The original text
Originally entitled Family Jars, or The Double Mistake and the Triple Discovery and produced 26 August, 1822 at the The Little Theatre (or Theatre Royal) Haymarket, London, being acted nineteen times. Performed at the Park Theatre and Burton's Theatre in New York in the same year it would seem.
Published by Samuel French in London in 1822, and Murden in New York in 1826 and a number of times later - the "operatic farce" being dropped in many cases and it simply styled "a farce in two acts".
There seems to be some confusion about the nature of the text however, for it is given as a farce in two acts in most published editions of the play text, including those by French and Murden noted above, as well as editions by Turner and Fisher, Philapdelphia in 18**?; The Dramatic Publishing Company's series Sergels's Acting Drama No 230, Chicago, 1860 and De Witt's Acting Plays (circa 1860s).
However it is listed as a one act farce by Gerald le Grys Norgate in Lunn's biography (Dictionary of National Biography, 1885-1900, Volume 34)and in the published version in Lacy's ‘Acting Edition of Plays,’ vol. xiv. 1850.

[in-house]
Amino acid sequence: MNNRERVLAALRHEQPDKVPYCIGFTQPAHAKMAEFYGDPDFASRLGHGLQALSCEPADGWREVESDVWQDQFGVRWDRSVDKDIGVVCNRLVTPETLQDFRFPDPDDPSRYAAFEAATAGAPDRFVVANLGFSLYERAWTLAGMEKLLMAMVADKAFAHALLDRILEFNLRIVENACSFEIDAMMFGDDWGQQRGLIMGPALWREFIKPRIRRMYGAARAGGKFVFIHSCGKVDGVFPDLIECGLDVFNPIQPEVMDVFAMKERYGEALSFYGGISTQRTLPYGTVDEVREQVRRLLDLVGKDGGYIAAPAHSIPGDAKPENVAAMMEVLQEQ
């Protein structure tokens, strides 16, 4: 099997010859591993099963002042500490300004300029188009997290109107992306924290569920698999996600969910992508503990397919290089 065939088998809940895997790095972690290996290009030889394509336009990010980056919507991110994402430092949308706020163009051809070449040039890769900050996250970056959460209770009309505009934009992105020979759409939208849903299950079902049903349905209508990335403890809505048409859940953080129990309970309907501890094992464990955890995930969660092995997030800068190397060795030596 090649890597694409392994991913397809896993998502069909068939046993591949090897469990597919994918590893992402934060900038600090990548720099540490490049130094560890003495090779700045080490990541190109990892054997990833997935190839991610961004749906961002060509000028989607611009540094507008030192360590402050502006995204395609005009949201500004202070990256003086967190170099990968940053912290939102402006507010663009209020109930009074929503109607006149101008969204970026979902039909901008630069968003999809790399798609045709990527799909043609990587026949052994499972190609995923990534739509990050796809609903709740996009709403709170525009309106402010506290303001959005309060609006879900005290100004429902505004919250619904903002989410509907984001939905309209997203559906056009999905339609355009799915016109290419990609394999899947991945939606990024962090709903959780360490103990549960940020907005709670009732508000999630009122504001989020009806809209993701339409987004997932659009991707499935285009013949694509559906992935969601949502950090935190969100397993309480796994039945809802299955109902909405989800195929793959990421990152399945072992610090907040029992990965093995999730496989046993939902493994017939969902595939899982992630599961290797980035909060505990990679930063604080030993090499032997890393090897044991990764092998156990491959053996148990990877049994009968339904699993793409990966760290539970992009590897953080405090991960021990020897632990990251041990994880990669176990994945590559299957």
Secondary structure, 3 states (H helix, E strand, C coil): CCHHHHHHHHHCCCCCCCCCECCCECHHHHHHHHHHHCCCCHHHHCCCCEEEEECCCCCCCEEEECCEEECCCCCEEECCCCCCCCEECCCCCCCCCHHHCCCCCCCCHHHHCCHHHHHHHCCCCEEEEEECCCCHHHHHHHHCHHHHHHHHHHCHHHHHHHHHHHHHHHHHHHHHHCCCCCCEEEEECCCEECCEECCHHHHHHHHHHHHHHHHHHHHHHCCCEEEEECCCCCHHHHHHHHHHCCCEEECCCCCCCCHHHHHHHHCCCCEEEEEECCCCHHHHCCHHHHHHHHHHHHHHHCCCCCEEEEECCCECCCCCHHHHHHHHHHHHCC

Performance history in South Africa
1855: Performed in Cape Town by Sefton Parry as afterpiece to Used Up, or The Peer and the Ploughboy (Boucicault), with a musical interlude. This was done on Wednesday 13 June, in a Drawing Room Theatre which he had constructed in the Commercial Rooms in Cape Town.
1861: Performed as a comedy in two acts in the Theatre Royal, Cape Town, on 4 November by the Sefton Parry company, with a "Pas Seul" performed by Miss Powell and The Rose of Ettrick Vale, or The Bridal of the Borders (Lynch).
Translations and adaptations
Margaret Ross Griffel. 2012. Operas in English: A Dictionary (Vol. 2). Scarecrow Press: p. 165.
Facsimile version of the 1860 edition, Hathitrust-ebook
Facsimile version of the Turner and Fisher edition, E-Bay
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